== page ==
• On another bit of fuckery (there is a lot of it this week), did you know that half of all Mexicans paid a bribe in the previous 12 months? Read the story via Big Think.  
  • Here is an interesting piece, a defense of cash  and bringing back big bill denominations like the $500 bill. Now, I am of the theory that given all the hacks and other financial fuckery we will eventually slide back to a cash and barter economy. However, big denominations will not help. No one these days takes any bills higher than $20 other than Walmart, a few other big boxes, and banks. Feel free to comment with your thoughts. Story via The Conversation.
  • Once more, the bullshit of the hordes of librarians retiring and leaving jobs open for new librarians is making the rounds. I put up with  that nonsense when  I went to library school more than a decade ago, and library schools are still peddling that bullshit scam. The Association of Research Libraries  has a new report out warning of the impending doom of retiring librarians (insert laugh track here from librarians who know what is really going on). At this point, even the Annoyed  Librarian took a shot at mocking this  nonsense. Stories via Inside Higher Ed and Annoyed Librarian.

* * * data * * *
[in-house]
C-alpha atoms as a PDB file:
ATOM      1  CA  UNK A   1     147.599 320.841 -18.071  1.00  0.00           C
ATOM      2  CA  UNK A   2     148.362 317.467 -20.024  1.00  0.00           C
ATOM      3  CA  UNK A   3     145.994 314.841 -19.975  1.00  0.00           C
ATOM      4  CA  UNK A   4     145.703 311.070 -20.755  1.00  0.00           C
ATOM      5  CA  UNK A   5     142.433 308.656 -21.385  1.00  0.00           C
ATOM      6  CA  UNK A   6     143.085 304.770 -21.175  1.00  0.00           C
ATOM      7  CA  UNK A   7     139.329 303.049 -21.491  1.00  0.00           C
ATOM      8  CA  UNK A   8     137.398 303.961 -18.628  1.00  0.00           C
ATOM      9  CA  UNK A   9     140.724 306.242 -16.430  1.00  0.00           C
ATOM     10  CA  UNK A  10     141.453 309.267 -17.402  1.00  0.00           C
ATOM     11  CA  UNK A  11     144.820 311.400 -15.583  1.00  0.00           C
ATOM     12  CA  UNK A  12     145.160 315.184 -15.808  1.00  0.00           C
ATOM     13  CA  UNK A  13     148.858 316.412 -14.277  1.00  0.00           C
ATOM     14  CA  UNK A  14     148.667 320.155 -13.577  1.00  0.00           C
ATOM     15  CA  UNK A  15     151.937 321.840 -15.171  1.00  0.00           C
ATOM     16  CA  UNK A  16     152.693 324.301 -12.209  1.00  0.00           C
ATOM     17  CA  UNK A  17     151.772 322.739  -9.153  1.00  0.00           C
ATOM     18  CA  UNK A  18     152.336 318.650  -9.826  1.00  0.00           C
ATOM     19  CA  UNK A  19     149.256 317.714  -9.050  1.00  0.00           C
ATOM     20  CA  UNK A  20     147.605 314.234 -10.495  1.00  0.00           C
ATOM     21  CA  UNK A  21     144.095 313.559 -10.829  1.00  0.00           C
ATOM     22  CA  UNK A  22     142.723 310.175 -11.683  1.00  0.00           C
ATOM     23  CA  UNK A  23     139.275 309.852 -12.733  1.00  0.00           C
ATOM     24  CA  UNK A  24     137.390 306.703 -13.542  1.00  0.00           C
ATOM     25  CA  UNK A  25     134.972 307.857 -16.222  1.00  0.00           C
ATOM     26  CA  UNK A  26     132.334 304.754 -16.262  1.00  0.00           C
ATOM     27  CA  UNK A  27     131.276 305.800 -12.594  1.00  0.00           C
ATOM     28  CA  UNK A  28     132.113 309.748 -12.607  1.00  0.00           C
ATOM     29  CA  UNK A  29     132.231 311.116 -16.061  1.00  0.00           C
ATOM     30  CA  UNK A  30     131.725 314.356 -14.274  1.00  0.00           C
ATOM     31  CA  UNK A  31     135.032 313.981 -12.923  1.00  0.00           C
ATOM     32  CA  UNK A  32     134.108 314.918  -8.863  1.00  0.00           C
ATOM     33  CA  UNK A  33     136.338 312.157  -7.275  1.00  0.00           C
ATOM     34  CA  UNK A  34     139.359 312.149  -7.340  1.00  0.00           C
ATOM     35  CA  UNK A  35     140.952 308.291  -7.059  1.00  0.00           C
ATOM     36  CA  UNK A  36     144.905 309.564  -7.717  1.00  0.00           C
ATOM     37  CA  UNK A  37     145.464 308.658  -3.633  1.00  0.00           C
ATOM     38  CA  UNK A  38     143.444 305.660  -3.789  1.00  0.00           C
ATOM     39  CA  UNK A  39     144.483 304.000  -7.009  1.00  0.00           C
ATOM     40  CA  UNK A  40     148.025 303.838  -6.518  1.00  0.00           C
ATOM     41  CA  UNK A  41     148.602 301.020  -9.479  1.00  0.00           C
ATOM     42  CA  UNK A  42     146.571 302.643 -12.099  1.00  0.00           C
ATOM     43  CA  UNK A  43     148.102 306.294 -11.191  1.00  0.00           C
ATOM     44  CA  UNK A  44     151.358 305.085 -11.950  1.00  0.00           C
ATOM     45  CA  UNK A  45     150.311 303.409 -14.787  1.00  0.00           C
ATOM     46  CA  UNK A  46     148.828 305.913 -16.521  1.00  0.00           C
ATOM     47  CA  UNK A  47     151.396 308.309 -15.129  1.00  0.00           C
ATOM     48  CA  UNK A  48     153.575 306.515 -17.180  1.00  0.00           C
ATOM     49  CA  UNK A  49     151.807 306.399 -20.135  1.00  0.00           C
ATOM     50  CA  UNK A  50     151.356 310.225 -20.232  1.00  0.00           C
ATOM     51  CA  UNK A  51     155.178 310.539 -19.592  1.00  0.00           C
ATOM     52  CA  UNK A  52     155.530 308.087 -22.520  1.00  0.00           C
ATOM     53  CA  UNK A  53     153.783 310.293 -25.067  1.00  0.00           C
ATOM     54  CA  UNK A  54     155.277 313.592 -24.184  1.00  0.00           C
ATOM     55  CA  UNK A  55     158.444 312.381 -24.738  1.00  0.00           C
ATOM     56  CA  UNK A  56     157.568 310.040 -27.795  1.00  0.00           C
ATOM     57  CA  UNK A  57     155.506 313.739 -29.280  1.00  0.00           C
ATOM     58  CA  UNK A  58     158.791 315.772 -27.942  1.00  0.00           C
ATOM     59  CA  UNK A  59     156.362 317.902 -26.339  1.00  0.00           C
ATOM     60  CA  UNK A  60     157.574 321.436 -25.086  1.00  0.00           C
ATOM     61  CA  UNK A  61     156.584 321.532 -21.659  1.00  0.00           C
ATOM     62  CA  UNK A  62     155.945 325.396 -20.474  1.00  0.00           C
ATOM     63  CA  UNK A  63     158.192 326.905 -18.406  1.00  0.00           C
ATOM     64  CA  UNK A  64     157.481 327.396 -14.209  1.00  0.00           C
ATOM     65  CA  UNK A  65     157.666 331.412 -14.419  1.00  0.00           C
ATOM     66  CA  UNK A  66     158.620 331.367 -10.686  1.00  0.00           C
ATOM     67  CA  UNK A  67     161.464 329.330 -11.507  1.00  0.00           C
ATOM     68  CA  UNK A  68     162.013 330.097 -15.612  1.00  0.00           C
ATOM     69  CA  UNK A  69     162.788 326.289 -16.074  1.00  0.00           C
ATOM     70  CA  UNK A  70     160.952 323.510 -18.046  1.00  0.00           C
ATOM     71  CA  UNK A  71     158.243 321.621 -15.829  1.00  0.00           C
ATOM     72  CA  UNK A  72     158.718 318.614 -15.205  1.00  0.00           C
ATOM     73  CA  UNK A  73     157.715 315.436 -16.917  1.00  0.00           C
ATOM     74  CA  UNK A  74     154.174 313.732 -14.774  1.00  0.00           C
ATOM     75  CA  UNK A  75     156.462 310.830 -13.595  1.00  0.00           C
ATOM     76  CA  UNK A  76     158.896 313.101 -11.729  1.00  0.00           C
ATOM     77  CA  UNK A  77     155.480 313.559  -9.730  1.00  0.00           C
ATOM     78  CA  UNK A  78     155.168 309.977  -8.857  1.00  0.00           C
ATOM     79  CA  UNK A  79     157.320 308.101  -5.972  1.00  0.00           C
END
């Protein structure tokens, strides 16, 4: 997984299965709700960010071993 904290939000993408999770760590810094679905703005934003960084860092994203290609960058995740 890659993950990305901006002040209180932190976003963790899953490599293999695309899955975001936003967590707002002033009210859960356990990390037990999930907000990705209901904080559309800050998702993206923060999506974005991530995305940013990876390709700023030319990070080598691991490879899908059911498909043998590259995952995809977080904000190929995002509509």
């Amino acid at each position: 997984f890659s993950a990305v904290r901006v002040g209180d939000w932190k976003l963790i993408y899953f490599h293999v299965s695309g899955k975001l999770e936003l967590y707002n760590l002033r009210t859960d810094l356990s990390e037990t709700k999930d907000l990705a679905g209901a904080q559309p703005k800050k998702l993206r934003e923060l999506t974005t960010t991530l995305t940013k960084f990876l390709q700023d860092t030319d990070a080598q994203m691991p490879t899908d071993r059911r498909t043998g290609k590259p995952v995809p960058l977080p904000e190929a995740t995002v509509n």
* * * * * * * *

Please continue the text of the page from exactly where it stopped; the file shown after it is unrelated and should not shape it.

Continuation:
The news are not all bad. The uber rich have a couple of  good news this week:

  • The good movies will soon be available in movie theaters only for the rich who can pay if Regal Cinemas gets their way. They are testing a new popularity of films pricing scale. That means you pay more for the "good" movies, and you probably pay the regular inflated already price for the shitty flops. Or you can  do what reasonable people who are not impatient do anyhow which  is just wait for it to come out on Netflix and avoid the movie theater altogether. Story via The Week.
  • And finally for this week, if you need a home, and you got $410 million to spend on it, the most expensive house in the world could be yours. Story via USA Today.